Anonymity breeds a culture of negativity

The Chimes Staff addresses what it means to avoid negativity and be thankful for what Biola has to offer.


The Chimes Staff addresses what it means to avoid negativity and be thankful for what Biola has to offer. | Graphic by Melanie Kim/THE CHIMES

Chimes Staff, Writer

Each of us had different expectations when we first came into Biola, from finding a solid group of friends within the first few weeks of our freshman year to all chapels being engaging and inspirational.

But the moment the promises in our campus tours are not delivered or we find ourselves sitting through a chapel speaker who makes Ben Stein’s monotone sound upbeat, we begin complaining. In some instances, the inclination towards expressing negativity is set in motion when someone around us voices their dissatisfaction first.

The anonymity provided through technology fuels this kind of group complaining. Apps like Yik Yak and confessional Facebook pages allow us to complain about how Biola has failed to satisfy the rigid expectations we came in with. Social media has become something that allows people to say whatever they want whenever they want and deny the burden of ownership for their statements.

Recently, we have taken advantage of the ease that comes along with social media, complaining about every little thing Biola does wrong. While Biola has imperfections, we need to realize that it is not the duty of the school to please everyone.

If you enter into something with a negative mindset, you do not give it the chance to succeed or to be something enjoyable. Entering chapel with a sulking attitude, expecting the speaker to bore us with mundane Sunday school platitudes hinders us from accepting a potentially edifying message.

Along with cutting off all possibilities for personal enjoyment, negativity sours the experience of everyone around you. If one person begins to explain their disdain for Monday morning chapels, they are likely to affect the perceptions of their peers. A culture of negativity is toxic, threatening all potential for positive opinions.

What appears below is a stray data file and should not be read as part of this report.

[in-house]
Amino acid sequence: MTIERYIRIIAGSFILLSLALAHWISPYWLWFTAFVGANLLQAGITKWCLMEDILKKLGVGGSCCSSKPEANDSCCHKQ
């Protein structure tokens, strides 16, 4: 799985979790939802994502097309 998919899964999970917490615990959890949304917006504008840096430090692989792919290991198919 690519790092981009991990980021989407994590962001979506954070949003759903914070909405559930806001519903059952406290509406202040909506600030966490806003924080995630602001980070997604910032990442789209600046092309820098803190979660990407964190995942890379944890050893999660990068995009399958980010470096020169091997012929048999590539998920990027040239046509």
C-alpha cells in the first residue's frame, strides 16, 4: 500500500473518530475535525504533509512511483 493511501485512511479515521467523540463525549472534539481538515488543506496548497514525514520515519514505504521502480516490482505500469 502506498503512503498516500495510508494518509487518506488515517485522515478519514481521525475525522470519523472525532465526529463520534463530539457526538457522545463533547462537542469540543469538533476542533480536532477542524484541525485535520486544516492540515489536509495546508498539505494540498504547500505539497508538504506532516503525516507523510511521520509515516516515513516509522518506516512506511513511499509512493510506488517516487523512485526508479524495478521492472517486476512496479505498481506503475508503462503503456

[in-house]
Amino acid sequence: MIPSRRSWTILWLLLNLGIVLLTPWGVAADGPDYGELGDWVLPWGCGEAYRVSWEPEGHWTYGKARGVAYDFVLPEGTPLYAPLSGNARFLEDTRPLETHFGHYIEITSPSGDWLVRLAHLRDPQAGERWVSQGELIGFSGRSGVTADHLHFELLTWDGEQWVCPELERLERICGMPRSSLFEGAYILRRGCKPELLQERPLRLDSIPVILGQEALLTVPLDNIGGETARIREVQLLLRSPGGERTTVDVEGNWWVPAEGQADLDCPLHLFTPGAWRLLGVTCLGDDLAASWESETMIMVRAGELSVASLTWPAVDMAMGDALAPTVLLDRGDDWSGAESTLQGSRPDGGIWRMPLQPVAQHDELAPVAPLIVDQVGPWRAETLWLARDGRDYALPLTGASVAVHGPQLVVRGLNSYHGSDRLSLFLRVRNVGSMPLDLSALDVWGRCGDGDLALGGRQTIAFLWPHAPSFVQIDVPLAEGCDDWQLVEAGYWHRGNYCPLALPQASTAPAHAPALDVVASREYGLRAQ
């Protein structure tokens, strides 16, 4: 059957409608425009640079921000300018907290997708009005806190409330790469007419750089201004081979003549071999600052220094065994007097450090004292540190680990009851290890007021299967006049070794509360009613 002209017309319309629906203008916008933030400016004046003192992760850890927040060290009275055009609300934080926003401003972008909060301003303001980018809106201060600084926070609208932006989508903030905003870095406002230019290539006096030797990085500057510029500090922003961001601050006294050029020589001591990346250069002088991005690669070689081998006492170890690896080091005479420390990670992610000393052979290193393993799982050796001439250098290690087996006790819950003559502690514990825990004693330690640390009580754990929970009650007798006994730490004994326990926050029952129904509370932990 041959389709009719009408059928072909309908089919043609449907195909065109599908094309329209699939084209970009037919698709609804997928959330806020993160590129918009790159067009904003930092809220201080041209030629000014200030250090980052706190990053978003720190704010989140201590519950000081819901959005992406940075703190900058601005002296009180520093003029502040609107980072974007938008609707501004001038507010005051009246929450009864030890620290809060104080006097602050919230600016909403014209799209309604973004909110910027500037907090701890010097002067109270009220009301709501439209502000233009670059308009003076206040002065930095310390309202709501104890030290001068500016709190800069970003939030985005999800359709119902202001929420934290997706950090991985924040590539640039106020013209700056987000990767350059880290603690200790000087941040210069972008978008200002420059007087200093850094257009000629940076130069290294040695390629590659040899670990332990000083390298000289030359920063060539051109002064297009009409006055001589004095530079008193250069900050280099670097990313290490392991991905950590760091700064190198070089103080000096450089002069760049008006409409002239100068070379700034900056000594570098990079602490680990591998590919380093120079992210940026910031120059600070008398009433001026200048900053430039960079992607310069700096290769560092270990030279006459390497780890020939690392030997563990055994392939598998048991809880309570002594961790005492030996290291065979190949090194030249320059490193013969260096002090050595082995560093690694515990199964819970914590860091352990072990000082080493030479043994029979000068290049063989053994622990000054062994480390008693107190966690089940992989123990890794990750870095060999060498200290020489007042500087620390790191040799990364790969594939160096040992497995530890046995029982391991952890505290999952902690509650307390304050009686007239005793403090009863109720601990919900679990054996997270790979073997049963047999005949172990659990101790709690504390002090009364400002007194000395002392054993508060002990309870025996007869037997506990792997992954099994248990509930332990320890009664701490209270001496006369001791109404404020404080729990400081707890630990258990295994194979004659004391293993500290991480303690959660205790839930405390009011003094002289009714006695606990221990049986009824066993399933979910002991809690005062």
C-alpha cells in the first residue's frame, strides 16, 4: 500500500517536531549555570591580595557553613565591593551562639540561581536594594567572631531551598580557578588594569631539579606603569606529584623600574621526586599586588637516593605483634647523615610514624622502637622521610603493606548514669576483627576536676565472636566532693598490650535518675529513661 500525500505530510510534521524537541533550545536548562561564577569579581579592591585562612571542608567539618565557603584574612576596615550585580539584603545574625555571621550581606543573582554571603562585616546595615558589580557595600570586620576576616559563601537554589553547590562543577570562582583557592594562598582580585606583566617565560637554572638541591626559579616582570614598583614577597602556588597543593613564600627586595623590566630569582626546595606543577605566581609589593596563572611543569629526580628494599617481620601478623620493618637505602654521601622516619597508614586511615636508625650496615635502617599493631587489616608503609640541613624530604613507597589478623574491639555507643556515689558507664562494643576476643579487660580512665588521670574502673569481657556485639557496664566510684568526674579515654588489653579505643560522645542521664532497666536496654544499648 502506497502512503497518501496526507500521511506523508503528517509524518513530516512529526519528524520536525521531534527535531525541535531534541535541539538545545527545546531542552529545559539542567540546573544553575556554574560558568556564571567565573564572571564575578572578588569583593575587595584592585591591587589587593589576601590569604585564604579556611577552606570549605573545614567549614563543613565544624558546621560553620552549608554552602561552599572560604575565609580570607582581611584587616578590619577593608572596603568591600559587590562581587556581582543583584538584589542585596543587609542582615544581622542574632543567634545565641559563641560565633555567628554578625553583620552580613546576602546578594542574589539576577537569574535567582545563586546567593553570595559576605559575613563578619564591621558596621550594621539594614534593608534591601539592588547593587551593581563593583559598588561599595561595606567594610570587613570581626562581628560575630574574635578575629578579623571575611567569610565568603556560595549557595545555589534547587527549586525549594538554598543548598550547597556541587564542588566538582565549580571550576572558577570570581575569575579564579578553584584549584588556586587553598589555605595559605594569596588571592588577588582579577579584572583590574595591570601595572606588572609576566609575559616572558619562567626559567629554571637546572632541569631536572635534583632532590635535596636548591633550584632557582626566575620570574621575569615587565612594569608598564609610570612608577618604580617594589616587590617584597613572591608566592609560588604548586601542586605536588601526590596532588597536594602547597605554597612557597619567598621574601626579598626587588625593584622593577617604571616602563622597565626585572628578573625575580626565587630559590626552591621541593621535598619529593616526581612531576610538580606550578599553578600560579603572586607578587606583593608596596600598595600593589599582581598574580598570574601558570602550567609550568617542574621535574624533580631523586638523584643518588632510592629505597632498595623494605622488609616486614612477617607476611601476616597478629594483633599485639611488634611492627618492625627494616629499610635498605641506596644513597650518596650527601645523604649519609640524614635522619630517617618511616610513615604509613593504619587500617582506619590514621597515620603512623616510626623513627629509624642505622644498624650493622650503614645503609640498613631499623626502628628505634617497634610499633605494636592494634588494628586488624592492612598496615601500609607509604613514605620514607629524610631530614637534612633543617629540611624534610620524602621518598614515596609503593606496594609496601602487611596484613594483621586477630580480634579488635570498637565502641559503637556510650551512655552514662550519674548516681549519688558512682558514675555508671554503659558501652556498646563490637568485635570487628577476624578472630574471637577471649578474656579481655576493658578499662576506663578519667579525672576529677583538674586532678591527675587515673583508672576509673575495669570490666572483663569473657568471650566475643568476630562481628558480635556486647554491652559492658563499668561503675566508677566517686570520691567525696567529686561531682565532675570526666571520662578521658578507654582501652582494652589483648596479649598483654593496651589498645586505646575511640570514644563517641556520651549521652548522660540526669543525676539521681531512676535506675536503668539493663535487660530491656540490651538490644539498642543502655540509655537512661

So what kind of culture does this leave us with? Do our backhanded comments surrounding define-the-relationship talks and sarcastic use of ‘I’ll pray for you’ breed positive change or do we unknowingly undermine the very thing that makes Biola unique?

The heart of this culture of negativity among Biola students flows from the way we view each other. Often, we look to our friends and our institution to exemplify flawless godliness, rather than looking to God himself.

All humans, including Biola students, are fallen and flawed. There will always be a chapel you cannot resonate with and a personal struggle to find the perfect friend group. We slip into holding Biola to impossible standards and when it fails to live up to those standards, we say the institution has failed us, when in reality, we have failed ourselves. Even here, at the Bible Insitute of Los Angeles, we forget that our standard of perfect should stay fixed on Jesus, not our institution and certainly not our preferences.

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